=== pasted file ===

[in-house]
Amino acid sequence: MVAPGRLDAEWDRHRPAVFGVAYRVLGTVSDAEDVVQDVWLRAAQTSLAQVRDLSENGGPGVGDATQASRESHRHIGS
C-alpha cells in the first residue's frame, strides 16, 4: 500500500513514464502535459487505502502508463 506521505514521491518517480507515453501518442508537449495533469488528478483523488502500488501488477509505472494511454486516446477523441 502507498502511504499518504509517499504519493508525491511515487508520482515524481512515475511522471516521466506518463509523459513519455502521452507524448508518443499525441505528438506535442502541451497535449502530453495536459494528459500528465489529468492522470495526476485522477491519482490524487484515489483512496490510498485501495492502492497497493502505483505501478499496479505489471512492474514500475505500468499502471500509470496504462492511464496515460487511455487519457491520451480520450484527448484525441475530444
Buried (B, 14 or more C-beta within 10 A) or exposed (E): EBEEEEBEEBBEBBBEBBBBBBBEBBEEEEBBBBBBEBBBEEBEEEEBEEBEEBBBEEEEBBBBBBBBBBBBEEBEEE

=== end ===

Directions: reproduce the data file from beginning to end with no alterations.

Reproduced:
[in-house]
Amino acid sequence: MVAPGRLDAEWDRHRPAVFGVAYRVLGTVSDAEDVVQDVWLRAAQTSLAQVRDLSENGGPGVGDATQASRESHRHIGS
C-alpha cells in the first residue's frame, strides 16, 4: 500500500513514464502535459487505502502508463 506521505514521491518517480507515453501518442508537449495533469488528478483523488502500488501488477509505472494511454486516446477523441 502507498502511504499518504509517499504519493508525491511515487508520482515524481512515475511522471516521466506518463509523459513519455502521452507524448508518443499525441505528438506535442502541451497535449502530453495536459494528459500528465489529468492522470495526476485522477491519482490524487484515489483512496490510498485501495492502492497497493502505483505501478499496479505489471512492474514500475505500468499502471500509470496504462492511464496515460487511455487519457491520451480520450484527448484525441475530444
Buried (B, 14 or more C-beta within 10 A) or exposed (E): EBEEEEBEEBBEBBBEBBBBBBBEBBEEEEBBBBBBEBBBEEBEEEEBEEBEEBBBEEEEBBBBBBBBBBBBEEBEEE